A young boy has a lunch date with his Aunt Nina, and she’s taking him to the hottest and tastiest jazz club to enjoy some music and eats. Unfortunately, as great as the music sounds, the crowd forces Nina and her nephew to the back – they can’t see the band, the dancers step on their toes, service is taking forever, and its far too hot. Cutting out early, Aunt Nina promises a surprise for the next day: a jazz-inspired, home-cooked lunch. Nephew and aunt prep and cook together, listening to vinyls of the jazz greats and naming their culinary creations after them. And once lunch is ready, one more surprise is on the way – one that will lift this musical meal to a new level.

Electric. First, Dapier’s phenomenal rhythmic text is an absolute joy to read aloud, and metered perfectly to emulate the syncopation and tempo of an upbeat jazz tune. Mello’s illustrations are bright, colorful, and full of ecstatic life, perfectly melding musical and food imagery to fit the theme; they also feature a fantastic diversity of skintones, genders, hair textures, and body types (have I mentioned that I LOVE seeing kidlit with diverse body types?). Endpapers give twenty mini-biographies of the jazz legends mentioned within the story, a wonderful touch and well-integrated. The length is perfect for a story time, and JJ and I had a blast reading it. This is a entertaining title that is a wonderful way to introduce young readers to a new art form – jazz, cooking, or both! Highly recommended, and Baby Bookworm approved!

(Note: A copy of this book was provided to The Baby Bookworm by the publisher in exchange for an honest review.)

Nom Nom Nom: A Yummy Book with Flaps (Jeffrey Burton)

Hello, friends! Our book today is Nom Nom Nom: A Yummy Book with Flaps, written by Jeffrey Burton and illustrated by Sarah Hwang, a delightfully silly board book for young foodies.

Who’s hungry? Little bookworms are introduced to eight hungry creatures, each more exotic than the last, and given a few suggestions of what that critter might be craving. Two or three of the options are relatively normal, while one is a crazy concoction. As soon as kiddos choose what to feed their new famished friend, they can lift the flap and help the animal NOM NOM NOM its new treat!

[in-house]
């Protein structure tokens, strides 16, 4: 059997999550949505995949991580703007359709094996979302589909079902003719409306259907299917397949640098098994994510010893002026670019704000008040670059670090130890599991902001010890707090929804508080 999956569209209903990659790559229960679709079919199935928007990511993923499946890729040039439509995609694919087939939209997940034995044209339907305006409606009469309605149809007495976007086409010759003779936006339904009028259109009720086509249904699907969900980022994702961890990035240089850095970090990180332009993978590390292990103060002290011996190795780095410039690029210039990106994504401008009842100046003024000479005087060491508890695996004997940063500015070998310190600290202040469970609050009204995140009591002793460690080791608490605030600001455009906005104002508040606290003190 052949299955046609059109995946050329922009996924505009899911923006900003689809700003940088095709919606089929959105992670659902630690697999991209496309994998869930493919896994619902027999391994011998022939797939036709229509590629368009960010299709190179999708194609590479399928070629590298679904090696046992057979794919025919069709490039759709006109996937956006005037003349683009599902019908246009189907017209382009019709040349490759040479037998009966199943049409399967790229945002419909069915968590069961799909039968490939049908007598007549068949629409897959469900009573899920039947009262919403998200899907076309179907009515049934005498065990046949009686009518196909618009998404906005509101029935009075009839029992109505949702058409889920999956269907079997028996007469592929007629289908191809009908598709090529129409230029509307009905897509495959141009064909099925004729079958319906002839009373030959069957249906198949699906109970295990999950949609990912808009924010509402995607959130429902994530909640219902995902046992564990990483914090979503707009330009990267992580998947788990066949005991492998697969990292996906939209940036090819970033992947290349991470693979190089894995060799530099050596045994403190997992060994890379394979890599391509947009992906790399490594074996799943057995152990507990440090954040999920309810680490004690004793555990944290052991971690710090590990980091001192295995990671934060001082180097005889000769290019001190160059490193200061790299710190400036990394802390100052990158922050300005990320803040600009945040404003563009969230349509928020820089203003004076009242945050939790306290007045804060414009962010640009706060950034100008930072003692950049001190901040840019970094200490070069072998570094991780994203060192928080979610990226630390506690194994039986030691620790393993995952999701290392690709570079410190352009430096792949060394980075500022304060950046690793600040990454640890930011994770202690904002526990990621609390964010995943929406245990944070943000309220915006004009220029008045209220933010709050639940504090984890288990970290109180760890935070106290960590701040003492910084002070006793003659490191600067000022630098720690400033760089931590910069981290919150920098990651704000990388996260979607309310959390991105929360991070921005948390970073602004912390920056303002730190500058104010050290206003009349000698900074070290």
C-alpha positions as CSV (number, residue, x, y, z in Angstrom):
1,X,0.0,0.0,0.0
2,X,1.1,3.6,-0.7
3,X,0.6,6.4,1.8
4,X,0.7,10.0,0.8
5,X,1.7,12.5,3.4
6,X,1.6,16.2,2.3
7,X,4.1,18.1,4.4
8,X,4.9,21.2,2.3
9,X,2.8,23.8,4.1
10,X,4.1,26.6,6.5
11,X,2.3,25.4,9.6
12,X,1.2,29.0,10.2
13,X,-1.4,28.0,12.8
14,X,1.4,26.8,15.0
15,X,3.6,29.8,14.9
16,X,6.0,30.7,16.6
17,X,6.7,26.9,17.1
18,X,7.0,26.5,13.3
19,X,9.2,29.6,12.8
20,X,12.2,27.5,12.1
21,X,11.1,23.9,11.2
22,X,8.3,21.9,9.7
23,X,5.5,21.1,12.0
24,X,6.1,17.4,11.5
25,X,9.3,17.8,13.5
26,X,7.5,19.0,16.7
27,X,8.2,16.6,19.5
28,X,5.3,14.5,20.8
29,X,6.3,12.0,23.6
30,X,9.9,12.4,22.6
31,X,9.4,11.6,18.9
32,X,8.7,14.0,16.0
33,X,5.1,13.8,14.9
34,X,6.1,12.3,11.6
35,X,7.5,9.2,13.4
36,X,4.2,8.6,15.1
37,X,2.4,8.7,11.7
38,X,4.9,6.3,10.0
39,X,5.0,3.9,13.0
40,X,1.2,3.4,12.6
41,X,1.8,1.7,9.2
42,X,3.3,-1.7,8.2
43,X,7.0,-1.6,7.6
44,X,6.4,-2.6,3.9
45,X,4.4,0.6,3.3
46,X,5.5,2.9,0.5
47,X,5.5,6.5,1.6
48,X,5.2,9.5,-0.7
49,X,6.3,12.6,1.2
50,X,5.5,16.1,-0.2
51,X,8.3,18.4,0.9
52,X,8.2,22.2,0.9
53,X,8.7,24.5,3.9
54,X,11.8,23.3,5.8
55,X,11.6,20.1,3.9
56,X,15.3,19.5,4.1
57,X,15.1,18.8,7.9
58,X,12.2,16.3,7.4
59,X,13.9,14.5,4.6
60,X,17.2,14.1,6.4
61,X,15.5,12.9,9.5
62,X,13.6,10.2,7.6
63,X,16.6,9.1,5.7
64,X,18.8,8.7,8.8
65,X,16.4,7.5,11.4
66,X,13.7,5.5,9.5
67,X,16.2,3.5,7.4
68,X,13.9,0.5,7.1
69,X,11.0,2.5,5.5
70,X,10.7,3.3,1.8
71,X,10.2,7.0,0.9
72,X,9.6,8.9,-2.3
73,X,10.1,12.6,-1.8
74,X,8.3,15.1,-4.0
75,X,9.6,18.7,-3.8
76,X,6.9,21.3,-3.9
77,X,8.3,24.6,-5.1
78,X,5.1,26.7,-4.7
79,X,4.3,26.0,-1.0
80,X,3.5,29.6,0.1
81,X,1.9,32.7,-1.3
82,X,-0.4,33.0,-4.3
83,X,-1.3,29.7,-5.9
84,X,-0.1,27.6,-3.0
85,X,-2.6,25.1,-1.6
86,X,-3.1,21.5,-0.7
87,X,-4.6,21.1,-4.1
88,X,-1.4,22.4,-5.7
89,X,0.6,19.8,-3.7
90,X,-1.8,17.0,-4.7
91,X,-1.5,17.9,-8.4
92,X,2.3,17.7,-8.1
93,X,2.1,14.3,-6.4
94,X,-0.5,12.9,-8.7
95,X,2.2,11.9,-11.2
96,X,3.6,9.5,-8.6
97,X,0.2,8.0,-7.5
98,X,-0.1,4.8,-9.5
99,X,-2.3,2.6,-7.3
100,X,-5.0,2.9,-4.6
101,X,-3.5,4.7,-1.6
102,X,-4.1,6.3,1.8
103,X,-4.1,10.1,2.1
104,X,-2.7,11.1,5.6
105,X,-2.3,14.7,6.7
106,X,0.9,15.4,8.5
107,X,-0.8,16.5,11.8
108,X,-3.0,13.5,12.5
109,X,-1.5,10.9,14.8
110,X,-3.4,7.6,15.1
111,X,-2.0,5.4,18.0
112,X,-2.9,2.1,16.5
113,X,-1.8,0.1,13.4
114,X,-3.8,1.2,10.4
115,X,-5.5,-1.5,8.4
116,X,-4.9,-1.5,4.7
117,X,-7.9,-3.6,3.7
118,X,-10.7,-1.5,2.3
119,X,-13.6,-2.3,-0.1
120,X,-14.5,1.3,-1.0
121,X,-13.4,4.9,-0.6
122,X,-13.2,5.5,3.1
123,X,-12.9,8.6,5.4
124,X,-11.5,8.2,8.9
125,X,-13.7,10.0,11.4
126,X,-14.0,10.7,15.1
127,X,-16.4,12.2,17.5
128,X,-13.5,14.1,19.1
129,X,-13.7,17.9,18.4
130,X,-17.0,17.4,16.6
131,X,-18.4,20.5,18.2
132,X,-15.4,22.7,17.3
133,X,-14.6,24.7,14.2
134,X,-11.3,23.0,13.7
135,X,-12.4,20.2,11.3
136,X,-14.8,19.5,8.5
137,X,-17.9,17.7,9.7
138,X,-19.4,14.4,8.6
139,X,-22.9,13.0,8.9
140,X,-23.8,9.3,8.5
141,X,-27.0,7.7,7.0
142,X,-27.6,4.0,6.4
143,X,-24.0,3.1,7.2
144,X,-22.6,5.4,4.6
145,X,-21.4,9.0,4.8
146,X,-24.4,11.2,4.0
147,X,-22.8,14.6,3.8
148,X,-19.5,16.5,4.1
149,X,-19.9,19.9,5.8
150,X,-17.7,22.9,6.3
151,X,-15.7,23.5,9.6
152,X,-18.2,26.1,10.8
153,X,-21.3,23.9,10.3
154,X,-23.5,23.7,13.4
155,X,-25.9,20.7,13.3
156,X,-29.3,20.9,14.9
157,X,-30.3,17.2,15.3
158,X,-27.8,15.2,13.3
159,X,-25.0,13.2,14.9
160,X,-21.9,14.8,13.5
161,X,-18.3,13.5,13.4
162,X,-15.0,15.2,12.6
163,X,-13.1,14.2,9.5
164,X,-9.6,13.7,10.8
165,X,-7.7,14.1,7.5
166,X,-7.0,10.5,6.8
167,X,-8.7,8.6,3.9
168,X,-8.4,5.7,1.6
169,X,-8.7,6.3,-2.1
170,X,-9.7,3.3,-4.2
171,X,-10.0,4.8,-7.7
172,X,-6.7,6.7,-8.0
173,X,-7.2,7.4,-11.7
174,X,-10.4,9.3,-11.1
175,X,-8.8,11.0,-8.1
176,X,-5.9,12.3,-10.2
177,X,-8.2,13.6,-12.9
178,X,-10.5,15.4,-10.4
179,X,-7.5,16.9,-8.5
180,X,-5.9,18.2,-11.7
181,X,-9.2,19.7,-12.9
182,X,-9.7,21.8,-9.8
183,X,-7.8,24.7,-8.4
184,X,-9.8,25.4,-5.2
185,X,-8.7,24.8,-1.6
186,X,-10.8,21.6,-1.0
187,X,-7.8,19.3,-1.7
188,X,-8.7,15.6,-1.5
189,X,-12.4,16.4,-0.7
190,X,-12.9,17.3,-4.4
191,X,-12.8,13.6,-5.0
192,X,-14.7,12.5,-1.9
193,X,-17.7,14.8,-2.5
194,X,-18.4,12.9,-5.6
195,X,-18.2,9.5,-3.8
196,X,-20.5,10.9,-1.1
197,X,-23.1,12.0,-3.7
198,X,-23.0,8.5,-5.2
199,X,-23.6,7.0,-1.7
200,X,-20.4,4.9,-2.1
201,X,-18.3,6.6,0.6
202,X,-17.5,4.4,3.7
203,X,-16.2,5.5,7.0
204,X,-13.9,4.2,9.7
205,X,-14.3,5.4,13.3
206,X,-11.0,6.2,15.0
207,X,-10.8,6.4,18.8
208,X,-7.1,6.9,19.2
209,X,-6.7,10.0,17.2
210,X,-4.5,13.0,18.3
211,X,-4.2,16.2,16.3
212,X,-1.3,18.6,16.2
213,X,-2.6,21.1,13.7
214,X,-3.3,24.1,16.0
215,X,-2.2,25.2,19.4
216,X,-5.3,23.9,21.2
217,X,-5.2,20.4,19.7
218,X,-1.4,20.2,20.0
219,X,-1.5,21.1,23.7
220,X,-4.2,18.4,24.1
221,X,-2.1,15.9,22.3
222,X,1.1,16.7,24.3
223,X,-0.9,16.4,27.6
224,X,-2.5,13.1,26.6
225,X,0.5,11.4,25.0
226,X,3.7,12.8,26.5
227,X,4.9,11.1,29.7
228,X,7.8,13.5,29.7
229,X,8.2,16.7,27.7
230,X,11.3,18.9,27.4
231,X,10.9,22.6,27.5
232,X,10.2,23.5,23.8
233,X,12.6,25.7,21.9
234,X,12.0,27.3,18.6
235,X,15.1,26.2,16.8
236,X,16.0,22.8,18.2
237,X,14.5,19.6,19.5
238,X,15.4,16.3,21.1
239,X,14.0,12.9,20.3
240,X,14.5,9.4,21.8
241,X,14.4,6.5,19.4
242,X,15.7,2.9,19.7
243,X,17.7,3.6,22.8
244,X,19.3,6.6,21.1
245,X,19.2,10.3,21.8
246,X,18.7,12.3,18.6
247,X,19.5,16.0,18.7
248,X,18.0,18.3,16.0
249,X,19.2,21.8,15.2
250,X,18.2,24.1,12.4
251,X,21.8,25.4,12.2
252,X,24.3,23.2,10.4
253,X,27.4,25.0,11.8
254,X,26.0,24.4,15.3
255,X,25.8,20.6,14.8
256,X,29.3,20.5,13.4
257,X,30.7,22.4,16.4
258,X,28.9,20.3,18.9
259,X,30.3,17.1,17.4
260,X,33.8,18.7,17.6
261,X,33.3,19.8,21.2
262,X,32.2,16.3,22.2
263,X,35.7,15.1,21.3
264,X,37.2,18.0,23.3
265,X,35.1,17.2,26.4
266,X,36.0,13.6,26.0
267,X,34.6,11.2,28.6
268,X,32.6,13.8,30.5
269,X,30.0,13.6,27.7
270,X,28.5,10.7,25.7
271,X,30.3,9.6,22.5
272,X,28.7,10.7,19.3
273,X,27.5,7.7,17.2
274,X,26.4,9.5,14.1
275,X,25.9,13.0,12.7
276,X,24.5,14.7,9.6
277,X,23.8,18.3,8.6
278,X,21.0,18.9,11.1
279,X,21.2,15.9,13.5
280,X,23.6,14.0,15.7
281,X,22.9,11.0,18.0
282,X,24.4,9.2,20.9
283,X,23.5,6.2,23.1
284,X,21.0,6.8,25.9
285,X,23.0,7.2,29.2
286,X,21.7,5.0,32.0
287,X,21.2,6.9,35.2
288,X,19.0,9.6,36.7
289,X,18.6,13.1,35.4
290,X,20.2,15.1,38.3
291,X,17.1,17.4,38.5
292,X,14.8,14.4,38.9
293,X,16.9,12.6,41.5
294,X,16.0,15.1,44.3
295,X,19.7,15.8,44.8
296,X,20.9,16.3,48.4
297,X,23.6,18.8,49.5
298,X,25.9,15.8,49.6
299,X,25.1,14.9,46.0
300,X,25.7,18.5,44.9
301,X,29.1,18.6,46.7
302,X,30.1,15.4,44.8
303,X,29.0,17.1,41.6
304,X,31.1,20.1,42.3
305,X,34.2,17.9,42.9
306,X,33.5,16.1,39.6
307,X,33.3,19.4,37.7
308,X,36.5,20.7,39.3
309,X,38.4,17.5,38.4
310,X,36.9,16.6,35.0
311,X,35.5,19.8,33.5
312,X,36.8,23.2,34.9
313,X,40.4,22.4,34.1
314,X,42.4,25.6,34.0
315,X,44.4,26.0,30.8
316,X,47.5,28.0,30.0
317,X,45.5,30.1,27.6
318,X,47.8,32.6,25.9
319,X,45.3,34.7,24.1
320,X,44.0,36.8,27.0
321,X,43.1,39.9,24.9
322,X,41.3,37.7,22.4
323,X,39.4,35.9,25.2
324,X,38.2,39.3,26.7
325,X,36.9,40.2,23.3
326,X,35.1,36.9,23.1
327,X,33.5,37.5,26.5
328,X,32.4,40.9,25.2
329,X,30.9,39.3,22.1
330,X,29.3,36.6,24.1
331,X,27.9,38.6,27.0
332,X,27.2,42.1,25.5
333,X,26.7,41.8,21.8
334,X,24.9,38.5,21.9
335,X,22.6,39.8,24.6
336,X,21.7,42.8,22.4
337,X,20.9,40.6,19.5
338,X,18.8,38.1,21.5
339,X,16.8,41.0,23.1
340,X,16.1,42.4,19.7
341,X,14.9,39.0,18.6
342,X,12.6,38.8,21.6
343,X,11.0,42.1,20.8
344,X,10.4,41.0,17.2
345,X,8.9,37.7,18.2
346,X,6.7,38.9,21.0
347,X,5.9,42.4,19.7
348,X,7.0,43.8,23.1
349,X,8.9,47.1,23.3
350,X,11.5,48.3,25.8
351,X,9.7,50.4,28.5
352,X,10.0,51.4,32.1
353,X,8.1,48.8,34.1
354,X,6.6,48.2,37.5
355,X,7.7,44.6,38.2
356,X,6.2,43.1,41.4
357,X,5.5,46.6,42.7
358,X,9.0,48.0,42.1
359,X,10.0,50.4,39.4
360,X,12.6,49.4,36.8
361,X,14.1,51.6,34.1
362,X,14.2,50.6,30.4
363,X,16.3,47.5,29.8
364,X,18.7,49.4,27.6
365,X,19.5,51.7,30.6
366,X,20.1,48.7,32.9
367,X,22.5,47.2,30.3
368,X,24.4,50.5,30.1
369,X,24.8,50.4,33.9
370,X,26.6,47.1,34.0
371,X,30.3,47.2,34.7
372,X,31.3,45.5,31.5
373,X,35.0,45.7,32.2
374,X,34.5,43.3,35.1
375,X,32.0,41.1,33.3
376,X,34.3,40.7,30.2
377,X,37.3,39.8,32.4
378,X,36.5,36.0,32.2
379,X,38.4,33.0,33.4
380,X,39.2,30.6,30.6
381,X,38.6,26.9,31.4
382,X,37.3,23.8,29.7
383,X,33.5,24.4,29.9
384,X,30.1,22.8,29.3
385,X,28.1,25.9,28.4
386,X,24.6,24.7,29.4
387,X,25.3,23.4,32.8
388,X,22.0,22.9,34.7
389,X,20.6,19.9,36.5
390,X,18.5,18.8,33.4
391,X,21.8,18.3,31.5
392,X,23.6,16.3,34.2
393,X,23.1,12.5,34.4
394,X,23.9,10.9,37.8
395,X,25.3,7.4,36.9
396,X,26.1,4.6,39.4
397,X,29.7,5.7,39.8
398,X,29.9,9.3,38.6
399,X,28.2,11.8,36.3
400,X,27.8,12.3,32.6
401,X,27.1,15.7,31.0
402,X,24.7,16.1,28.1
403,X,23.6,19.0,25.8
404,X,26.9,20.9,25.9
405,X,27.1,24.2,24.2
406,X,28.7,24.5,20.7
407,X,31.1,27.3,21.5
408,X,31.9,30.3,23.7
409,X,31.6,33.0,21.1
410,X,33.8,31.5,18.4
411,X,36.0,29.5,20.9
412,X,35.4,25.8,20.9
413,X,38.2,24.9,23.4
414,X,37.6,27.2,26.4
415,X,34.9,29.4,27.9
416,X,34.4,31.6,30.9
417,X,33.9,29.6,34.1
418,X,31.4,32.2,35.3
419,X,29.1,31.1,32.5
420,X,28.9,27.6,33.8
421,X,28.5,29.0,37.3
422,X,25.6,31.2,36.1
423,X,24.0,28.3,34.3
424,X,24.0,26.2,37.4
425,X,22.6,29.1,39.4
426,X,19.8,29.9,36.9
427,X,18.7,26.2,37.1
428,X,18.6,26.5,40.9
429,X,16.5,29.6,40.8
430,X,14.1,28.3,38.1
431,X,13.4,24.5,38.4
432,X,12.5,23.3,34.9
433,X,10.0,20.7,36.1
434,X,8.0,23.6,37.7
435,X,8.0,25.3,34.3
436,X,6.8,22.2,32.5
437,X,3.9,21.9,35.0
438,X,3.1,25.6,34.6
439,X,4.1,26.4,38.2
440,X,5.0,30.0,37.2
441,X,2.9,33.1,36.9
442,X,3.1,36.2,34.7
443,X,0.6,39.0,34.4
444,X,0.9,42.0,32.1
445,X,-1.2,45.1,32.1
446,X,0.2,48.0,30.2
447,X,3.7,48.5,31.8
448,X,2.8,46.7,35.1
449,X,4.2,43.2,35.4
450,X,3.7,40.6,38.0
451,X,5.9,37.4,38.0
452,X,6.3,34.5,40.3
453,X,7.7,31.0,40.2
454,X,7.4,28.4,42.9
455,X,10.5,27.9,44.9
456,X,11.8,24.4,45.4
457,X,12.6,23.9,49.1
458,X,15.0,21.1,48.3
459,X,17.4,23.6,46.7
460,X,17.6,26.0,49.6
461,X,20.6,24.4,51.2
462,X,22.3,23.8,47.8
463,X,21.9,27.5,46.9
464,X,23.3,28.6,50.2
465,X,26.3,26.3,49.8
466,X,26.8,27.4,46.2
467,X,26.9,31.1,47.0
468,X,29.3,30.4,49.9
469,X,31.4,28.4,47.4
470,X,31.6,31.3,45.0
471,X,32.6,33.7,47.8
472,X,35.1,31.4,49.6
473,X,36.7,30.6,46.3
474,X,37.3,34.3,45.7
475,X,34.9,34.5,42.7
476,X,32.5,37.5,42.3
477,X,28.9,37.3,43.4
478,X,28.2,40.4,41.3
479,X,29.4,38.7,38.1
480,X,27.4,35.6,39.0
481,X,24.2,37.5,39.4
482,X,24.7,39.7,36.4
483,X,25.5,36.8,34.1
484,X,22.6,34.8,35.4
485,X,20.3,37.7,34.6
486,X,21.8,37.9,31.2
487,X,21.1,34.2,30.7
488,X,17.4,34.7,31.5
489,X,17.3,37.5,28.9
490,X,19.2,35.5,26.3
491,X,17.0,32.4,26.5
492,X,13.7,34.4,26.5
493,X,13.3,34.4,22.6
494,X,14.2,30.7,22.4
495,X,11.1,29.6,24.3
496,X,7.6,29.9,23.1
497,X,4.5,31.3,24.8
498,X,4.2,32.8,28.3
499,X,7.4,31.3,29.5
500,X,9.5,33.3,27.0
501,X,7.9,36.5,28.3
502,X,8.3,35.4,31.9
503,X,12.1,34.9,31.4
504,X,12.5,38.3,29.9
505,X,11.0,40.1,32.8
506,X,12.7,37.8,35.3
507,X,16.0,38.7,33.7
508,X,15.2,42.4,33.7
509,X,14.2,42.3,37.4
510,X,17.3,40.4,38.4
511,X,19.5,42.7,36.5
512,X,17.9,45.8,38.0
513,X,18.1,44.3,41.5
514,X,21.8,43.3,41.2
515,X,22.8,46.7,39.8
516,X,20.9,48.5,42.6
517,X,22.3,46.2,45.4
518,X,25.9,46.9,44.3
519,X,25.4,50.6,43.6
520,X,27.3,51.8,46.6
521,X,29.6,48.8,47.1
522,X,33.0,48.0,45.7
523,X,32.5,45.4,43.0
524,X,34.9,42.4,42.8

Tons of fun. Excellent interactive elements pair perfectly with simple yet engaging text and adorable illustrations, making the entire reading experience a treat. JJ loved being able to pick out what to “feed” each animal (she always choose the outlandish or gross option, of course), and had a great giggle with each NOM NOM NOM flap. This is a simple concept executed very well, and is sure to be a crowd-pleaser for very young readers, especially when shared with a caregiver. Perfect for a quick storytime, and we adored it. Overall, Baby Bookworm approved!

(Note: A copy of this book was provided to The Baby Bookworm by the publisher in exchange for an honest review.)

The Foodie Flamingo (Vanessa Howl)

Hello, friends! Our book today is The Foodie Flamingo, written by Vanessa Howl and illustrated by Pablo Pino, a delightful and insightful tale of culinary curiosity.

Frankie the flamingo meets with her friends (Frederick, Felicia, and Steve) every Friday at their favorite flamingo restaurant. And every Friday, each friend orders the same shrimp-based dish. Like her fellow flamingos, Frankie loves the taste of shrimp, and the vibrant pink color her feathers get from eating it. However, after discovering the term “foodie”, Frankie begins to wonder if there are other foods that she might like as much – or even better – than shrimp. When her friends are skeptical and their restaurant flatly refuses to serve anything other than, Frankie decides to explore her culinary options at home. She teaches herself to cook different ingredients in unique ways, and turns herself a rainbow of different colors in the process. She finds she’s happy being a foodie flamingo – but will her friends feel the same?

Loved this! The Baby Bookworm family are big food-lovers, and we absolutely agreed with Frankie’s revelation: that food is not only to be consumed, but to be explored and enjoyed. The clever twist of this being outwardly displayed by Frankie’s (and later, other flamingos) changing colors also gives a great visual as to how food diversity – like any diversity – makes life all the more colorful and vibrant. This also serves well to encourage readers who are picky eaters: the story is careful to note that Frankie does not enjoy ALL of her culinary experiences, but she keeps trying new things nonetheless. There’s also a short yet sweet “How To Be A Foodie” page, which gives readers tips on experimenting with and savoring their meals. The jovial cartoon art is cheerful, colorful, gives each character style, and makes each dish look scrumptious. The length is perfect for storytime, and JJ loved it! A wonderful little title to encourage the foodie in all of us, and it’s Baby Bookworm approved!

(Note: A copy of this book was provided to The Baby Bookworm by the publisher in exchange for an honest review.)